'What happened last Sunday is a great tragedy, an insult to humanity'
Barring three areas, Sri Lanka on Sunday lifted the nationwide night curfew which was imposed after the island nation was rocked with eight blasts targeting churches and hotels that killed 253 people, including Indians.
Police also said they have arrested one more person suspected to be involved in the Easter blasts.
"No island-wide curfew tonight. Curfew only imposed in Kalmunai, Sammanthurai and Chavalakade areas from 5 pm today," police spokesmen Ruwan Gunasekera said.
Ibrahim Mohamed Ifran Ahmed, the elder brother of two suicide bombers at the Shangri-La and Cinnamon Hotels, was arrested in Dematagoda area for possessing swords and an air rifle, he added.
Gunasekera said a mother-child duo rescued by police from a terrorist safe house at Sainthamarudu in Eastern Sri Lanka during a raid have been identified as the wife and four-year-old daughter of Mohamad Zahran Hashim, the suicide bomber-cum-mastermind of the serial bombings.
"Abdul Cader Fathima Sadia and Mohamad Zahran Rusaina, 4, rescued from the blasts and taken to Ampara hospital have been identified by Zahran's sister as his wife and daughter," he said.
The Special Task Force and Army troops, following a tip-off, raided a house in Kalmunai city at at Sainthamarudu on Friday night, leading to a heavy exchange of fire with armed militants. As many as 15 people, including six children and three women, were killed in the shootout.
Sri Lanka's Roman Catholic leaderon said God is the reflection of love and kindness and wondered how someone can kill in the name of God as he referred to the Islamist militants who claimed the massive Easter Sunday bombings were on behalf of the Almighty.
As the country marked a week since the coordinated blasts hit three churches and three luxury hotels, killing 253 people and inuring over 500 others, Archbishop of Colombo, Cardinal Malcolm Ranjith, conducted the special private mass.
Attended by President Maithripala Sirisena and Prime Minister Ranil Wickremesinghe along with other leaders, the mass was shown live on television after Sri Lanka's Catholic churches on Thursday suspended all public services until the security situation improves.
The Archbishop, who started his mass with an appeal for peace and unity, said: "It is our faith which has been challenged".
"God is the reflection of love and kindness, so how can someone kill in the name of God?" Cardinal Ranjith asked in a reference to the militants who claimed that the attacks were on behalf of the almighty.
"What happened last Sunday is a great tragedy, an insult to humanity," he said, adding that nothing is more precious than the human lives.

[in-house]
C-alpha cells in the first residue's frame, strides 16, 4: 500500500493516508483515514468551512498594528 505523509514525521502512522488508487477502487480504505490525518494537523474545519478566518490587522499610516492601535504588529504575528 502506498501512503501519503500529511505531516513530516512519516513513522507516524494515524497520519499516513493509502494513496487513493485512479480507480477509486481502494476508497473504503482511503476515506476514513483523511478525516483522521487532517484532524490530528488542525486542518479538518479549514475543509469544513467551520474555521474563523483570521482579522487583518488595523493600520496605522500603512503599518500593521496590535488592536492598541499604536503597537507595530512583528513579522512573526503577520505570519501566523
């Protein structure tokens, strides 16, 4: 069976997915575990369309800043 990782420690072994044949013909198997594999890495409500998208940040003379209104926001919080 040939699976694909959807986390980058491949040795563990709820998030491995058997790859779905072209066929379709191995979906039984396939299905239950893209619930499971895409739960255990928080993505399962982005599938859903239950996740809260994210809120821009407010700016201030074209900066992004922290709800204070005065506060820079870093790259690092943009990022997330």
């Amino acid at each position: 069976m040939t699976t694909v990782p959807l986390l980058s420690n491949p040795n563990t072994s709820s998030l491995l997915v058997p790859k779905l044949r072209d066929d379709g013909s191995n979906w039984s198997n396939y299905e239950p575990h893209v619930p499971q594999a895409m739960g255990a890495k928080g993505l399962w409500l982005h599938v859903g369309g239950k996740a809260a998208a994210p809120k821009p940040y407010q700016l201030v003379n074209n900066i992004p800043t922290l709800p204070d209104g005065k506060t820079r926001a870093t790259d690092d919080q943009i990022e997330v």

The Islamic State terror group has claimed the April 21 coordinated blasts, but the government has blamed local Islamist extremist group National Thowheeth Jamaath for the attack.
In a statement issued through its propaganda 'Amaq' news agency, the Islamic State claimed that "the executors of the attack that targeted citizens of coalition states and Christians in Sri Lanka two days ago were with the group," according to the Site Intelligence Group, which monitors jihadist activities.
It listed the names of the suicide bombers, who were also shown in a video swearing allegiance to the terror group.
The Islamic State statement, which was disseminated on the group's chat rooms on the app Telegram, said that the bombings had been intended to target Christians, as well as citizens of countries belonging to the coalition fighting the Islamic State.
The group referred to Easter as an "infidel holiday".
Sri Lanka has said that the NTJ was behind the attack and it was investigating whether they had international support.
A total of 106 suspects, including a Tamil medium teacher and a school principal, have been arrested in connection with the Easter Sunday blasts, the police said.
Nine suicide bombers carried out a series of devastating blasts that tore through three churches and three luxury hotels on the Easter Sunday, killing 253 people.
Sri Lanka on Saturday banned the NTJ and a splinter group linked to the Islamic State.
According to Sri Lanka's Foreign Ministry, the number of foreign nationals who have been identified as killed remained at 40, including 11 from India.
Sri Lanka has a population of 21 million which is a patchwork of ethnicities and religions, dominated by the Sinhalese Buddhist majority.
Muslims account for 10 per cent of the population and are the second-largest minority after Hindus. Around seven per cent of Sri Lankans are Christians.
Refugees, asylum seekers harassed in Sri Lanka after Easter Sunday blasts
Nearly 1,600 refugees from about 15 countries, mostly from Pakistan, from various religious beliefs are facing threats and have been attacked in Sri Lanka following the Easter Sunday bombings, an official said Sunday.
They had arrived here to avoid persecution in their own countries.
A majority of them are Pakistani Christians, a welfare official working with the refugees said.
A majority of them were living in the western coastal town of Negombo where one of the Churches, St Sebastian's, came under attack by an ISIS-linked suicide bomber.
"They have come under attack and threats, some of them have been subject to physical violence. Their landlords have been pressed to evict them," the official said.
The moves to shift them elsewhere have been met with resistance by respective local politicians.
"At least 4 times they had been taken in buses out of Negombo only to be brought back due to protests," the official said.
He said the state protection for them and collaboration with the UN refugee agency were important.
"The government's public commitment is needed to explain the temporary nature of their stay and why we need to support and protect them," the official said.
Sporadic cases of anti-Muslim violence have been reported since the blasts.